Hostilities ended on 10 November, as unfavorable weather caused the squadron to be grounded on the morning of 11 November.[6]

Demobilization[edit]

Proficiency flights were conducted after the Armistice with Germany, however, no flights were permitted to be flown over German-controlled territory. The squadron remained at Rembercourt for about a month. On 5 December 1918 orders were received from First Army for the squadron to report to the 1st Air Depot, Colombey-les-Belles Airdrome to turn in all of its supplies and equipment and was relieved from duty with the AEF. The squadron's SPAD aircraft were delivered to the Air Service American Air Service Acceptance Park No. 1 at Orly Aerodrome to be returned to the French. There practically all of the pilots and observers were detached from the Squadron. During the organization's stay at Colombey, the men attended to the usual camp duties.[8]

Personnel at Colombey were subsequently assigned to the Commanding General, Services of Supply and ordered to report to one of several staging camps in France. There, personnel awaited scheduling to report to one of the Base Ports in France for transport to the United States and subsequent demobilization.[9] On 2 February 1919, the 27th was moved to Base Station #5 near the port of Brest prior to its return to the United States. Upon arrival the men were caught up on any back pay owed to them, de-loused, a formal military records review was performed and a passenger list was created prior to the men boarding a ship.[8]

On 5 March 1919, the 27th Aero Squadron boarded the USS Charleston and sailed for New York Harbor, arriving approximately 18 March. It proceeded to Garden City where most of the personnel of the squadron were demobilized and returned to civilian life.[8]

Lineage[edit]

  • Formed as: Company K, 3d Provisional Aero Squadron on 8 May 1917
  • Organized as 21st Aero Squadron on 15 June 1917
Re-designated as: 27th Aero Squadron on 23 June 1917
Re-designated as: 27th Aero Squadron (Pursuit), on 20 March 1918
Re-designated as: 27th Aero Squadron on 19 March 1919
Re-designated as: 27th Squadron (Pursuit) on 14 March 1921[2][6]

Assignments[edit]

Stations[edit]

Combat sectors and campaigns[edit]

Streamer Sector/Campaign Dates Notes
Toul Sector 2–25 June 1918, 1–11 September 1918 [10]
Aisne-Marne Sector 30 June – 14 July 1918 [10]
Streamer CHAMPAGNE-MARNE 1918 ARMY.png Champagne-Marne Defensive Campaign 15–18 July 1918 [10]
Streamer AISNE-MARNE 1918 ARMY.jpg Aisne-Marne Offensive Campaign 18 July-6 August 1918. [10]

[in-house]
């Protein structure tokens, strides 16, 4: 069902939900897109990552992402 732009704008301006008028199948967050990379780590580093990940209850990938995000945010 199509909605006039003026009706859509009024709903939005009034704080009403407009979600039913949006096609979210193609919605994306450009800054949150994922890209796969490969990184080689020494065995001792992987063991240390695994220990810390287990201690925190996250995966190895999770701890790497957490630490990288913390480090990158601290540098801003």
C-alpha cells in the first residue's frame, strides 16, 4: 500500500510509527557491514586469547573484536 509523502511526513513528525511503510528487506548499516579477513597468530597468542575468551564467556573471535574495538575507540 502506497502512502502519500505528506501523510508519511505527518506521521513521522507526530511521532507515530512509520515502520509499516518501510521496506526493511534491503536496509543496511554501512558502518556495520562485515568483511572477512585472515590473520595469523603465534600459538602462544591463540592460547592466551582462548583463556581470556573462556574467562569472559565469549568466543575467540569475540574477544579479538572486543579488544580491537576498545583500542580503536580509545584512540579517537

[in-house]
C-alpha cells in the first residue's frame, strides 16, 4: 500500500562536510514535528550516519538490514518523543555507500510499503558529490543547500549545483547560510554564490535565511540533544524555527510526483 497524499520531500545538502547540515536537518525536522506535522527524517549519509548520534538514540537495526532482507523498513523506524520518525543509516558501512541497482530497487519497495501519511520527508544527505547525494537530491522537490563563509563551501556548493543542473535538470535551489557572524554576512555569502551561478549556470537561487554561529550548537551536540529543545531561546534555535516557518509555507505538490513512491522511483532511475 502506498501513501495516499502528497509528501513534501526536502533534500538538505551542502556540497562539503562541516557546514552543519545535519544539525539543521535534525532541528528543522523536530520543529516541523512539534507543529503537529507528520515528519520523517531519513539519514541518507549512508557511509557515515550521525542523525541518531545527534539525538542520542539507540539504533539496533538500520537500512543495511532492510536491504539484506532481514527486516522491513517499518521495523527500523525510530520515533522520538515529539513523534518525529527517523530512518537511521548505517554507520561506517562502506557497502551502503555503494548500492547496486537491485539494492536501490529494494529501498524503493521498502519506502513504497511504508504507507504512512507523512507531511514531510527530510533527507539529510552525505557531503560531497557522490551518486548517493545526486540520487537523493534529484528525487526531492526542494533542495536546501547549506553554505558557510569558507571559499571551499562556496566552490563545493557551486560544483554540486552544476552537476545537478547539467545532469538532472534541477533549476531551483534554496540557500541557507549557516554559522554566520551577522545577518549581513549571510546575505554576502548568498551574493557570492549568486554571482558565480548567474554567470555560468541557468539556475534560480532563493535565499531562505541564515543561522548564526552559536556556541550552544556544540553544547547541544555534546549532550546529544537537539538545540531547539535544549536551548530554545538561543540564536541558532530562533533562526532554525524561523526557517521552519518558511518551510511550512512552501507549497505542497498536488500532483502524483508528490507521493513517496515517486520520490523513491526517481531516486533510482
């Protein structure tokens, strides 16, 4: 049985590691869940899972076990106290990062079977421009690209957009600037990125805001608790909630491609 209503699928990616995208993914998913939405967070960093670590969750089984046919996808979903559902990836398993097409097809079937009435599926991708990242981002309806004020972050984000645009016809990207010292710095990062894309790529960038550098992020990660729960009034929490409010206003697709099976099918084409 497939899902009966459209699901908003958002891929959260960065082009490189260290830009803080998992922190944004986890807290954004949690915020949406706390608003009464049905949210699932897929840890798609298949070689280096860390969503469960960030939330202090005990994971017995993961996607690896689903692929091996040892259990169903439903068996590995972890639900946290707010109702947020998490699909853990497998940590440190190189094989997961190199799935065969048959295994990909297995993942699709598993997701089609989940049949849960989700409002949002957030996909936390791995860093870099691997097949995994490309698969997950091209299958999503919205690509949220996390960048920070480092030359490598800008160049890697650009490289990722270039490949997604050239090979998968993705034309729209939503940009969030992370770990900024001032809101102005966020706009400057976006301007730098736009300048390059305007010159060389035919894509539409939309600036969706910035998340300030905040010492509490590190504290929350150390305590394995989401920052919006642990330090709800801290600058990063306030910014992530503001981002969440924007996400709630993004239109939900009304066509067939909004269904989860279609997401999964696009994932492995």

Vesle Sector 7–29 August 1918 [10]
Streamer ST. MIHIEL 1918 ARMY.png St. Mihiel Offensive Campaign 12–16 September 1918 [10]
Verdun Sector 17–25 September 1918 [10]
Streamer MEUSE-ARGONNE 1918 ARMY.png Meuse-Argonne Offensive Campaign 26 September – 11 November 1918 [10]

Notable personnel[edit]

DSC: Distinguished Service Cross; SSC: Silver Star Citation; KIA: Killed in Action; MIA: Missing in Action; POW: Prisoner of War[11]

See also[edit]

References[edit]

 This article incorporates public domain material from websites or documents of the Air Force Historical Research Agency.

  1. ^ a b c Over the Front: A Complete Record of the Fighter Aces and Units of the United States and French Air Services, 1914–1918 Norman Franks, Frank W. Bailey. Grub Street, 1992. ISBN 0- 948817-54-2, ISBN 978-0-948817-54-0.
  2. ^ a b c d e f 27 Fighter Squadron (ACC) AFHRA Lineage and History
  3. ^ Series "H", Section "O", Volume 29, Weekly Statistical Reports of Air Service Activities, October 1918-May 1919. Gorrell's History of the American Expeditionary Forces Air Service, 1917–1919, National Archives, Washington, D.C.
  4. ^ a b c Gorrell's History of the American Expeditionary Forces Air Service, Series M, Volume 38, Compilation of Confirmed Victories and Losses of the AEF Air Service as of May 26, 1919
  5. ^ 27th Aero Squadron@www.theaerodrome.com
  6. ^ a b c d e f g h i j k l m n o p q r s t u v w x y z aa ab ac ad ae af ag ah Series "E", Volume 6, History of the 25th–27th Aero Squadrons. Gorrell's History of the American Expeditionary Forces Air Service, 1917–1919, National Archives, Washington, D.C.
  7. ^ Order of Battle of the United States Land Forces in the First World War, Volume 3, Part 3, Center of Military History, United States Army, 1949 (1988 Reprint)
  8. ^ a b c Series "E", Volume 27, Supplemental History of the 10th–636th Squadrons. Gorrell's History of the American Expeditionary Forces Air Service, 1917–1919, National Archives, Washington, D.C.
  9. ^ Series "D", Weekly Statistical Reports of Air Service Activities, October 1918 – May 1919. Gorrell's History of the American Expeditionary Forces Air Service, 1917–1919, National Archives, Washington, D.C.
  10. ^ a b c d e f g h United States War Department (1920), Battle Participation of Organizations of the American Expeditionary Forces in France, Belgium and Italy, 1917–1919, Washington, Government Printing Office, 1920
  11. ^ Military Times Hall of Valor Search, 27th Aero Squadron

External links[edit]